Detecting laser beam break

Discussion in 'The Projects Forum' started by smashdk, Jul 29, 2010.

  1. smashdk

    Thread Starter New Member

    Jul 22, 2010
    Guys I am having an issue trying to detect the laser beam break with my microcontroller. I am a newbie. This issue is with the detection:

    the sensor is reading .3v before laser hit and only climbing to .5v when it does hit. I need it to climb to atleast 1 volt when it hits the sensor. any suggestions would be great.

    i have a laser circuit built with this laser:

    I am trying to detect the laser presents with this sensor:

    Last edited: Jul 29, 2010
  2. beenthere

    Retired Moderator

    Apr 20, 2004
    It's not going to work. Look at the laser output (630-645 nm) and the sensor sensitivity (850 nm). You either need to get a laser that outputs in the IR or a sensor that can see 630 nm.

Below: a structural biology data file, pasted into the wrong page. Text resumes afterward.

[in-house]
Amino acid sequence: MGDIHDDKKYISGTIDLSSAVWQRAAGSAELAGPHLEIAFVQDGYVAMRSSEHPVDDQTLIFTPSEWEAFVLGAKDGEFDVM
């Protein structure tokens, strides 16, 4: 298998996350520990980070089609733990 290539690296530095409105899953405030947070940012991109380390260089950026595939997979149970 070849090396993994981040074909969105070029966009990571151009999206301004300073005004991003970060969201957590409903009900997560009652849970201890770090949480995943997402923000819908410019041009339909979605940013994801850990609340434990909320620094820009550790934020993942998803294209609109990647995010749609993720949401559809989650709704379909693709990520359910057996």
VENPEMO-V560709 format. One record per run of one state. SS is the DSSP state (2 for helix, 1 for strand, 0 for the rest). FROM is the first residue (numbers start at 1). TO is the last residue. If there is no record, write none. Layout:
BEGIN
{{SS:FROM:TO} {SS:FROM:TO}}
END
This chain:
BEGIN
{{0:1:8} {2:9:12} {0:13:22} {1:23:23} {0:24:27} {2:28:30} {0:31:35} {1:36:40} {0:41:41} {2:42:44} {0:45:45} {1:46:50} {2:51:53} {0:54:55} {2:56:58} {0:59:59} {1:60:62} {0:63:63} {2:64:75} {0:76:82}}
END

3. TrevorP

    Active Member

    Dec 8, 2006
    While the system you have might give you small voltage changes in the presence of laser light it might also be easily affected by ambient light. Making sure that the receiver and transmitter are near in the same wavelength will allow for better ambient light protection.

    That being said your .3V to .6V is more than workable, amplify and filter it to the full scale of the ADC channel on the microcontroller and it should work well enough. You could also try a Schmitt trigger to produce a clean 0 - 5V.
  4. BMorse

    AAC Fanatic!

    Sep 26, 2009
    If you use a small solar cell, and use a voltage to current amplifier, you can get a more usable reading from it....

    Here is a circuit I designed for detecting a Laser beam from up 200 feet, if you look at the Thread called Fast Horses, you will see the rest of the circuit and lenses that were used to construct this device and it is used to trigger a timer when a horse goes through to start the activities such as barrel racing...

    B. Morse


    and here is another circuit used to test output power of small lasers....